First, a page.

Depression in the Elderly

"My 80 year old Mother has been feeling very blah for about 6 months. She usually comes on vacation with my family in the summer and has many activities with a close group of friends but lately she is not interested in any of this. She has been to her doctor who has done a number of tests and thinks that she is probably depressed. He is considering adding a new medication to see if that could help. My Mother has always been a very upbeat person and even now does not say that she is depressed. Can you give me some information about depression in older adults and some resources in Charlottesville? Thanks."

Depression is an illness that affects many older people. It generally affects their physical as well as their mental well-being. Fortunately, it is a highly treatable illness. Complete, or at least partial improvement, can be obtained in eighty to ninety percent of cases. Depression can occur out of the blue, for no obvious reason, or it can occur as a response to adverse life circumstances, such as the loss of a spouse, the loss of a job, the loss of good health, or the loss of any other significant thing or relationship. It may occur as a side effect of certain drugs used to treat other conditions. It may accompany medical conditions such as Parkinson's Disease, Alzheimer's Disease, and cancer.

Other factors may raise the risk including a family history of depression, alcohol use, and seasonal changes. Regrettably, the nature of depression is such that affected persons, as a result of being depressed, are actually unlikely to realize that they are depressed, like your Mother, and even more unlikely to seek help for themselves. It is often family members like yourself that notice a change and encourage their relative to be evaluated.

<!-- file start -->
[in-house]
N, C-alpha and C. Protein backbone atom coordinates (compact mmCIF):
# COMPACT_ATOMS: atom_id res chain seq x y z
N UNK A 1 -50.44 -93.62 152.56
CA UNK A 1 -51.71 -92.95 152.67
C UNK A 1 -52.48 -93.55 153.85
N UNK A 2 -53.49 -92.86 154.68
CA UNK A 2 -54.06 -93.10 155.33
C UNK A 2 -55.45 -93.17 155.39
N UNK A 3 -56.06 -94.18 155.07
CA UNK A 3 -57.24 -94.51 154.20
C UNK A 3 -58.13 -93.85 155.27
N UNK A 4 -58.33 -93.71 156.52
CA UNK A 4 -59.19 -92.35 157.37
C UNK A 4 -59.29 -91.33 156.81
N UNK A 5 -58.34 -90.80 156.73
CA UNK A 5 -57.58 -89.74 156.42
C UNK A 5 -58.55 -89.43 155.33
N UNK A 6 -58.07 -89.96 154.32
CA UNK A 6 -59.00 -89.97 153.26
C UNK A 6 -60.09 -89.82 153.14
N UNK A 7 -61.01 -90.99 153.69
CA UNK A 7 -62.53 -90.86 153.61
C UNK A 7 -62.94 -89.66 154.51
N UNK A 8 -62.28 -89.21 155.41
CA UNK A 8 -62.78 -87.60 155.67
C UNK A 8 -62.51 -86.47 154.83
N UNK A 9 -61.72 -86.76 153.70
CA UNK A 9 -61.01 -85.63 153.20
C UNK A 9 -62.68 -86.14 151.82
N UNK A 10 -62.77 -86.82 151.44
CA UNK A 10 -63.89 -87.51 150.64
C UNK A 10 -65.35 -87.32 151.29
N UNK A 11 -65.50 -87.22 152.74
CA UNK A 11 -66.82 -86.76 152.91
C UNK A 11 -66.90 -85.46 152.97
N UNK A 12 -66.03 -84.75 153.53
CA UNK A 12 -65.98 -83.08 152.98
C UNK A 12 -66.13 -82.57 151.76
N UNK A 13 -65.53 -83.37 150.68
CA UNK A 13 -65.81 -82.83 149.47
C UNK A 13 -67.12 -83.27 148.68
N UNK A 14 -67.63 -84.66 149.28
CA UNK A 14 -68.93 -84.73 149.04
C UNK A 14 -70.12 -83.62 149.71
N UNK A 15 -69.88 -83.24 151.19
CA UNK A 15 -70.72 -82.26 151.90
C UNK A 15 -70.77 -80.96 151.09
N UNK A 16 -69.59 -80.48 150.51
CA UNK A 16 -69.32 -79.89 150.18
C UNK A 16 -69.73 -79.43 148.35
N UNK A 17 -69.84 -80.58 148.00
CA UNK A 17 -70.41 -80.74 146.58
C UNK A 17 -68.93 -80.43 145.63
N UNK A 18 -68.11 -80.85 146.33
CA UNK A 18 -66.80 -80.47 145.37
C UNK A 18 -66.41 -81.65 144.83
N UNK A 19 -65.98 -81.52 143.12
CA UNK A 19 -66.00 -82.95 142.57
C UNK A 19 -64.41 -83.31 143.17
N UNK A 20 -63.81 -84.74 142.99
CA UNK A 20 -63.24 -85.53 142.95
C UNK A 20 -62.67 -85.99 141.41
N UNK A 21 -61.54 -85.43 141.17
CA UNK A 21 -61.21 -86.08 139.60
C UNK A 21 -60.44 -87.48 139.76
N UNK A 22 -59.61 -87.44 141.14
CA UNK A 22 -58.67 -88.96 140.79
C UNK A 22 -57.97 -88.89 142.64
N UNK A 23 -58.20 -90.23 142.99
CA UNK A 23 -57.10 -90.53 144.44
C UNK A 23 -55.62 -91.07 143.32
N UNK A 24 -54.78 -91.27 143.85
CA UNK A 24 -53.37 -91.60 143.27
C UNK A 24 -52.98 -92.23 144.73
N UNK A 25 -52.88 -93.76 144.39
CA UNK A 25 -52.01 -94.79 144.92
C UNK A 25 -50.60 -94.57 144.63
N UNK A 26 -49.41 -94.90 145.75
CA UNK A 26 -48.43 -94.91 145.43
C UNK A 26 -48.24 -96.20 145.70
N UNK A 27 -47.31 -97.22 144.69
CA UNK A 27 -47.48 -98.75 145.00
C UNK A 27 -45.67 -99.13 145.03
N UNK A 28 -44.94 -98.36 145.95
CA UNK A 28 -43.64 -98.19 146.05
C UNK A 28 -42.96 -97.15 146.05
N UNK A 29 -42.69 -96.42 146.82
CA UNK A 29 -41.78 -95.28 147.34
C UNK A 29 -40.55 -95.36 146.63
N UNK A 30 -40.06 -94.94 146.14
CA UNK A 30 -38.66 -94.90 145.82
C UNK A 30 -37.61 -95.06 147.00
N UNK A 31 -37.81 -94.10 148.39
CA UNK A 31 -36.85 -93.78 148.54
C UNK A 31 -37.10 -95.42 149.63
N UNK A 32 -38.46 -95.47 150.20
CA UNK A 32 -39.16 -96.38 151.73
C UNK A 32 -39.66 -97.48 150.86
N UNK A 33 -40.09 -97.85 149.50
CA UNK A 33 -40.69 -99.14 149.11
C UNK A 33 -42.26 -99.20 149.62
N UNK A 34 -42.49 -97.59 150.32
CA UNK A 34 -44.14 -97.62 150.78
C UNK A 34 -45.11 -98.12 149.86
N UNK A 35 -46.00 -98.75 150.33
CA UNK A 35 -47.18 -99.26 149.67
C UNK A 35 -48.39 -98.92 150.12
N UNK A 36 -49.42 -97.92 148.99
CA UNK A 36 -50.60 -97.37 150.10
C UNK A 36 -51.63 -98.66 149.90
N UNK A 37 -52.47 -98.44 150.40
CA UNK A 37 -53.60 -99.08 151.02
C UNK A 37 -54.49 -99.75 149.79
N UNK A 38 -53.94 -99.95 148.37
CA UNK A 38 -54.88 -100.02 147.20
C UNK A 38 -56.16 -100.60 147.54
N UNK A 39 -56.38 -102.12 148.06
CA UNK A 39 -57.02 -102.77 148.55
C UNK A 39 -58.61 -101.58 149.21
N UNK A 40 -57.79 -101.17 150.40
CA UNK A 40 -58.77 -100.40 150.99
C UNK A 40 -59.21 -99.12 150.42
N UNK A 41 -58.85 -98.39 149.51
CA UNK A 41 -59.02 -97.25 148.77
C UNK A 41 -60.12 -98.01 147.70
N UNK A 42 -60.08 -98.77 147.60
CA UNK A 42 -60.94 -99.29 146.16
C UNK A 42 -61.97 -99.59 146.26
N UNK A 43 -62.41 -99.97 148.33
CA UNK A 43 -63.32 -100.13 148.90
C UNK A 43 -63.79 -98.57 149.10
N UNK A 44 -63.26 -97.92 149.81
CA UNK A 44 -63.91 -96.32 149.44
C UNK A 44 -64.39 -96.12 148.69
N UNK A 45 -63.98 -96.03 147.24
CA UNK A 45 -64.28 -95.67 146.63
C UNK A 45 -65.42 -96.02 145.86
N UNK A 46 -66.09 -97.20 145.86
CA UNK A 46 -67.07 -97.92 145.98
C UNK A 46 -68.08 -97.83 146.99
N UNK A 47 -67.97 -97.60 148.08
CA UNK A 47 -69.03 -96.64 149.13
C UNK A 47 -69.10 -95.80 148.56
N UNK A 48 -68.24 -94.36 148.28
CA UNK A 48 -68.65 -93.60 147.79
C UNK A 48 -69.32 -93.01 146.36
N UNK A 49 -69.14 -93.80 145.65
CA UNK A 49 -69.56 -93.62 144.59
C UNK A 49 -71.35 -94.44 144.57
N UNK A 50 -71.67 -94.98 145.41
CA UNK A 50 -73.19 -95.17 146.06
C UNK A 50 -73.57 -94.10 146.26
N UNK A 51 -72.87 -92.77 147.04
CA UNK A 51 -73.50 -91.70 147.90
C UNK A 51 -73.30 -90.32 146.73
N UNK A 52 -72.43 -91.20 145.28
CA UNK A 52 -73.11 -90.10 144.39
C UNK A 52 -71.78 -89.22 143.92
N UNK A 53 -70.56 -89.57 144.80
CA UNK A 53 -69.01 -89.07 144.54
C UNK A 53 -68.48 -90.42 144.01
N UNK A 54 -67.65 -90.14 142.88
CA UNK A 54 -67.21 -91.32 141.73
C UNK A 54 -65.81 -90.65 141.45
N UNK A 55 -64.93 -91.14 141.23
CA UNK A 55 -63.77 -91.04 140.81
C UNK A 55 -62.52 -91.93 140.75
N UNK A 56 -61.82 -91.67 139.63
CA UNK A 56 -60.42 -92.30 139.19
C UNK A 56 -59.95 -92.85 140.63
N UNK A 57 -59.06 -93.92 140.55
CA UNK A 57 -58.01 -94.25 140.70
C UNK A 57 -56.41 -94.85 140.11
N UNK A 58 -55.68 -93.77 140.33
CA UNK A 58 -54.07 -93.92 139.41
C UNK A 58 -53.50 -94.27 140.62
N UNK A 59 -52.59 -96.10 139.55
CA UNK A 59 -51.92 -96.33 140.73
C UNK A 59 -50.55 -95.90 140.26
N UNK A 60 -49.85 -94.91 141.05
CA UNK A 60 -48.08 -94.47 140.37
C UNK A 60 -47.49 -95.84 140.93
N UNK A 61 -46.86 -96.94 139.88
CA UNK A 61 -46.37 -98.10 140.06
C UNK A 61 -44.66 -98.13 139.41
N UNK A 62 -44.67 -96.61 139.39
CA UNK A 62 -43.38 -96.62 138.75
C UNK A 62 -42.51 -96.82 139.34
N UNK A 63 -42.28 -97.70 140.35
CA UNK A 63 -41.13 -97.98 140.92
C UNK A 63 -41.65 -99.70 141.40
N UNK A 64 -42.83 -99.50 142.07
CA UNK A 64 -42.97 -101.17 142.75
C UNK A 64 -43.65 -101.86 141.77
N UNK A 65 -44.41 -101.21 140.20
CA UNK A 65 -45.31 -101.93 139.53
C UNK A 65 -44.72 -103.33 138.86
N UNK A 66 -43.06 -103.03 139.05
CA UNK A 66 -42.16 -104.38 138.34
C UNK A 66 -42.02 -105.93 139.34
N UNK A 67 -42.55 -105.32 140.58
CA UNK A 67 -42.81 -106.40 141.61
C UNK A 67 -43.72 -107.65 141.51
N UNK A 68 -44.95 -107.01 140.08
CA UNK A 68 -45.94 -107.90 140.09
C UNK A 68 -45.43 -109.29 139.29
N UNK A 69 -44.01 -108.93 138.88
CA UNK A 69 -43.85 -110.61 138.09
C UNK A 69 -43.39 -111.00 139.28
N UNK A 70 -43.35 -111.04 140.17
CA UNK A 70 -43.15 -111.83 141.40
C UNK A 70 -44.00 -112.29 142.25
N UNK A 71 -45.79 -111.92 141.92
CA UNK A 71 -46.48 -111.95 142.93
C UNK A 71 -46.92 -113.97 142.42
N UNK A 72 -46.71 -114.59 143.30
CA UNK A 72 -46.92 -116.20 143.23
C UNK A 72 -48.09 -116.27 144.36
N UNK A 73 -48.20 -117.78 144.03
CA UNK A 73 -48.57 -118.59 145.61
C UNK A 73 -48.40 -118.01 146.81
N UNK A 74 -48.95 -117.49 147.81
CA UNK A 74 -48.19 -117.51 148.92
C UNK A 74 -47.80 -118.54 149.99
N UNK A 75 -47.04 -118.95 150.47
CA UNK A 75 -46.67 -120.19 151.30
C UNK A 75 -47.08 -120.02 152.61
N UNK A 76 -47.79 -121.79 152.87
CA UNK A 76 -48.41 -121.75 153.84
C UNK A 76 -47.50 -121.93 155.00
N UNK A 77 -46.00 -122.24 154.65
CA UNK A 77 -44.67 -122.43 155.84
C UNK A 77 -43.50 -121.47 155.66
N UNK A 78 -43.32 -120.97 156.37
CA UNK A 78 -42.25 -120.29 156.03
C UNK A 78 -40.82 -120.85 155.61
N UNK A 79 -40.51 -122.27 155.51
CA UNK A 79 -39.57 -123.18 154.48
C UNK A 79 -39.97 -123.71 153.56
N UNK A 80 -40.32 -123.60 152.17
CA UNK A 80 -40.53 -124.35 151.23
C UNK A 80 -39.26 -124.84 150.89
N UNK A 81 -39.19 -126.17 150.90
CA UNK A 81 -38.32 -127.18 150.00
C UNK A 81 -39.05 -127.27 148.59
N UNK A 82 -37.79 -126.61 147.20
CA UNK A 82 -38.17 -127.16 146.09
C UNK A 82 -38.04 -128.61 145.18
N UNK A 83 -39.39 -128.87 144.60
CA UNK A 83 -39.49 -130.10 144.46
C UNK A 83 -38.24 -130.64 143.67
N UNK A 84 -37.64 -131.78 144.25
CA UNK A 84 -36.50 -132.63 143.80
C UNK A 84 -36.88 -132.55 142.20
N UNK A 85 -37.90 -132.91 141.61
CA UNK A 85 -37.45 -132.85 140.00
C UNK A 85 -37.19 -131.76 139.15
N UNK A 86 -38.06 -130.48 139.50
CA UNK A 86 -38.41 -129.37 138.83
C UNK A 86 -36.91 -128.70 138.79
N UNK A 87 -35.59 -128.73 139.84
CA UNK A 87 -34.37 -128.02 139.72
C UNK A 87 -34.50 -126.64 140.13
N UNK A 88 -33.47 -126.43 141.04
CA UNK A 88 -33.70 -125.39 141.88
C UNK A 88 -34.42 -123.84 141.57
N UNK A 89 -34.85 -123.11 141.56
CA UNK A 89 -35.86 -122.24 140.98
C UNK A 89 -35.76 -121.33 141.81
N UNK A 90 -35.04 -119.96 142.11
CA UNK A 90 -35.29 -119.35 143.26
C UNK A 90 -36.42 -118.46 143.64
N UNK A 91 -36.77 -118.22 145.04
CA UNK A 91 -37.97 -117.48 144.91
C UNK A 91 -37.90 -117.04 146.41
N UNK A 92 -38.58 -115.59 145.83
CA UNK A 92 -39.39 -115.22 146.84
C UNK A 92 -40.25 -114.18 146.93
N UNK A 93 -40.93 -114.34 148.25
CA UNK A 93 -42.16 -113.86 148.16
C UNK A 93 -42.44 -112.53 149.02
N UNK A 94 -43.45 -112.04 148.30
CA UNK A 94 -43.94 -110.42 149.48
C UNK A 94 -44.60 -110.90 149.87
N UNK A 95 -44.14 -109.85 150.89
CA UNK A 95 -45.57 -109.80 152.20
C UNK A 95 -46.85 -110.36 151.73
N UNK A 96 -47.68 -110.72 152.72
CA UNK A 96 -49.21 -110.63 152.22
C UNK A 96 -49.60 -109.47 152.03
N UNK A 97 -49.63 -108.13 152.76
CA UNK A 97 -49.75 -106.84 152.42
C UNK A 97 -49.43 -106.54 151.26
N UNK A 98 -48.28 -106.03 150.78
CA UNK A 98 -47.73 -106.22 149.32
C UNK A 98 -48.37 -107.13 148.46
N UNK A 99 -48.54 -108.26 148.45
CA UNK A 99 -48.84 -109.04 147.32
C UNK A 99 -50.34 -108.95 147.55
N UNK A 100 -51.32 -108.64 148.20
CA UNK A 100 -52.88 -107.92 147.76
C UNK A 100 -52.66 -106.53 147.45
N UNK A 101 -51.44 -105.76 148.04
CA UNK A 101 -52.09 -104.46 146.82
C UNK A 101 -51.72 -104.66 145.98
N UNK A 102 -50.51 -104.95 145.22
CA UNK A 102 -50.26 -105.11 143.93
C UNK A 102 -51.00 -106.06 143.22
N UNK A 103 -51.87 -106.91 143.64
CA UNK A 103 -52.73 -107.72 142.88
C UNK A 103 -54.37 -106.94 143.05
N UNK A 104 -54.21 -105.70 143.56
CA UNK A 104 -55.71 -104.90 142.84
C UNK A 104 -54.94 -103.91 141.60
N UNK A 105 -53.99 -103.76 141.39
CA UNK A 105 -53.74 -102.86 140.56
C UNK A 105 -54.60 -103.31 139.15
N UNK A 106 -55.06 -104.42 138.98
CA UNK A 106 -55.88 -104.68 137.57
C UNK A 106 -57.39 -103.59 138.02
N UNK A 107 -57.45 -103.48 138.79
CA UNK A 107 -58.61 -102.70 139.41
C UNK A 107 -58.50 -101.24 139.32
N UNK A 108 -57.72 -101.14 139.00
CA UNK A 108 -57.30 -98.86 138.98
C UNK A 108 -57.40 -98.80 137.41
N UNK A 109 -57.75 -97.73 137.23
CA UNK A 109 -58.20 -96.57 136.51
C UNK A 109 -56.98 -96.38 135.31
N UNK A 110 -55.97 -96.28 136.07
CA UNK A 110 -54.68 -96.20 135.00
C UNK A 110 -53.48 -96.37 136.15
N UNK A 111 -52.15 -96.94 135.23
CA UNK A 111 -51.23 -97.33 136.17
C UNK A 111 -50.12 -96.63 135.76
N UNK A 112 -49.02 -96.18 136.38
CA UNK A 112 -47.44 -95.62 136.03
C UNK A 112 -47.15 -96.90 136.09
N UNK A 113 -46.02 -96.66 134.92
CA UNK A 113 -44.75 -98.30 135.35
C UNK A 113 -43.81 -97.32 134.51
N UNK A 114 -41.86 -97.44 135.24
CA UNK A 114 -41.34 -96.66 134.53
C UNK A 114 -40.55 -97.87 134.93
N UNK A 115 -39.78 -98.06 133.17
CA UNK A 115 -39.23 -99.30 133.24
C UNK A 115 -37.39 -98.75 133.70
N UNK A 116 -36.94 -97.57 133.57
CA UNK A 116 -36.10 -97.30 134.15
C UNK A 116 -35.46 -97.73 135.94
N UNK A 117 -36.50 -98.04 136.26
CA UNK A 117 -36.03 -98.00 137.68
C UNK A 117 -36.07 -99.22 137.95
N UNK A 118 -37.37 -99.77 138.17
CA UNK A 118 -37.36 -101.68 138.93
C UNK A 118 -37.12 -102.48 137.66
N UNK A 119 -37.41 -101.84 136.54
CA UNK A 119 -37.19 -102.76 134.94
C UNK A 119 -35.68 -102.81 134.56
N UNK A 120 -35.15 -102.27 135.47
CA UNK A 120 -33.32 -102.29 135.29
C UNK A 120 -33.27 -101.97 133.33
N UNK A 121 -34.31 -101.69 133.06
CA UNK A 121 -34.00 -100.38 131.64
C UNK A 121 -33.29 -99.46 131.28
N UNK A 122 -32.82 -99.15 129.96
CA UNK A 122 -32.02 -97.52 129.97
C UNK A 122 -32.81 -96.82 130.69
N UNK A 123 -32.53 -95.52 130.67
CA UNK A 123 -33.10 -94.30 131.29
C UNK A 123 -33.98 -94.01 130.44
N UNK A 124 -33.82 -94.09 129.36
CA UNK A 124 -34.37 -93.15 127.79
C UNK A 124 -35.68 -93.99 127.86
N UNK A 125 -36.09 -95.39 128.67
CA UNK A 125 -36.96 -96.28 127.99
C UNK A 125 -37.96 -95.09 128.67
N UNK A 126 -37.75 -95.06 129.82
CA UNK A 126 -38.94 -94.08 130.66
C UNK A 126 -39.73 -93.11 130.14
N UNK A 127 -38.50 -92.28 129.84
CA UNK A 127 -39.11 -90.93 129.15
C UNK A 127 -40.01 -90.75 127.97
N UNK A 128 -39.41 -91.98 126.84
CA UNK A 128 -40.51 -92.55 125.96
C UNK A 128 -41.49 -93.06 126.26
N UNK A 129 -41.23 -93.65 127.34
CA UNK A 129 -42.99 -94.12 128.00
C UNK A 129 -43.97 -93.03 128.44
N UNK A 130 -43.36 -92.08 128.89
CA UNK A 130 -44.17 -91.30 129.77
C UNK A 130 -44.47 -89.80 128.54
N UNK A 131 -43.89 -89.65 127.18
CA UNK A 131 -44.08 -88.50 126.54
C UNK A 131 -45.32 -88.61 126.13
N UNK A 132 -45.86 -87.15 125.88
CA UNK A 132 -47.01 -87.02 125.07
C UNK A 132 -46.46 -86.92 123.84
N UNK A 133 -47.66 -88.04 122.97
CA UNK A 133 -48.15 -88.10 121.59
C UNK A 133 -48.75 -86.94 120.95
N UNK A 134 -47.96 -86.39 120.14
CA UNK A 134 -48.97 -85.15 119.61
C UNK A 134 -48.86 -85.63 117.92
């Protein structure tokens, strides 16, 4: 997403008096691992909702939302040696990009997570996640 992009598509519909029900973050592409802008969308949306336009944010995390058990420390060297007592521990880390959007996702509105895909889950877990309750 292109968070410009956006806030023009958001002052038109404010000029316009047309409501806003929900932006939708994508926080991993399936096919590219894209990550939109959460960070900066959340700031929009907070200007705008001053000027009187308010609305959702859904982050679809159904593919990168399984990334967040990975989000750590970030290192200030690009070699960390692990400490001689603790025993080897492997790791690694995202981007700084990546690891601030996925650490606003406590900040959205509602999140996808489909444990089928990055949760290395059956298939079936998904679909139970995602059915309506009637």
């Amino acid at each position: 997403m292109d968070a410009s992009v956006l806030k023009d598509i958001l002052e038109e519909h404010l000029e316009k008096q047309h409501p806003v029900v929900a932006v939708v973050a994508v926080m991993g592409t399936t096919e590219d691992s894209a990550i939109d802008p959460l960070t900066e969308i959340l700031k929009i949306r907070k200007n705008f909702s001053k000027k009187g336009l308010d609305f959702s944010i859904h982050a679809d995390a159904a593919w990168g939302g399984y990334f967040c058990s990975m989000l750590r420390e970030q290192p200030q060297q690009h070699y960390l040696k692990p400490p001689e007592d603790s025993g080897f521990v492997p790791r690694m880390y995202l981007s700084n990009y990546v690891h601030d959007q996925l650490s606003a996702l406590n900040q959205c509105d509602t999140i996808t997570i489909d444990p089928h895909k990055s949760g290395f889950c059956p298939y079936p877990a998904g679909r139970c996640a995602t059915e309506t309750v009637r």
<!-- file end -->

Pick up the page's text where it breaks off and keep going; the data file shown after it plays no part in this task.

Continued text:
Depression in older adults often goes unnoticed. Some of the signs are similar to changes that can occur with aging such as changes in sleep patterns and appetite and so are just accepted as part of growing old. Because older adults experience more chronic health problems, symptoms such as weakness and fatigue may be attributed to their physical problems when in fact they may be related to their state of mind.

The signs of depression can vary from person to person. There is usually not just a single symptom but a cluster of persistent symptoms. Elders do not always have the typical symptoms but may manifest the disease with primarily physical complaints, unexplained aches and pains, sleep problems such as early morning awakenings, sleeping too much or insomnia, loss of or increase in appetite, or fatigue. Common symptoms of depression include:

  • feeling sad and blue
  • loss of interest in work, hobbies, social life, sex
  • persistent pessimism about the present, future, and past.
  • feelings of guilt or worthlessness
  • difficulty making decisions, concentrating, remembering things
  • lack of energy and feeling slowed down or restlessness
  • irritability
  • weight gain or loss
  • thoughts of suicide

Your Mother is certainly on the right course as she has been evaluated by her doctor to rule out medical conditions that may be causing her symptoms. This is a big step in the right direction as it is sometimes difficult to know when to seek help for an older relative. In general, it is good to talk with a health care professional if symptoms last for more than 2 weeks, if they are interfering in the person's daily function, if you think there is a risk of suicide, or if you just think professional help is indicated.

There are many medications that are very effective in treating depression in the elderly and can greatly improve the individual's quality of life. Depression is not a normal part of aging but a treatable illness-I hope that your Mother will be in good spirits very soon!

Adapted from "Elder Action" developed by the National Eldercare Institute on Long Term Care and Alzheimer's Disease at the Suncoast Gerontology Center, University of South Florida.


UVA Psychiatric Medicine: Geriatric and Dementia Care Clinic
Northridge, 2955 Ivy Road

Region Ten Community Services
(434) 972-1800: intake line for information or referral to emergency and intake services, adult outpatient, psychiatry, community support and substance abuse services

United Way- Thomas Jefferson Area Information and Referral
(434) 972-1703

Mental Health Association
(434) 977-4673

If there's an Eldercare topic you'd like to see addressed in "Caregiver Query", e-mail Kathy Fletcher at . Remember, any information provided is not a substitute for consultation with your health care provider.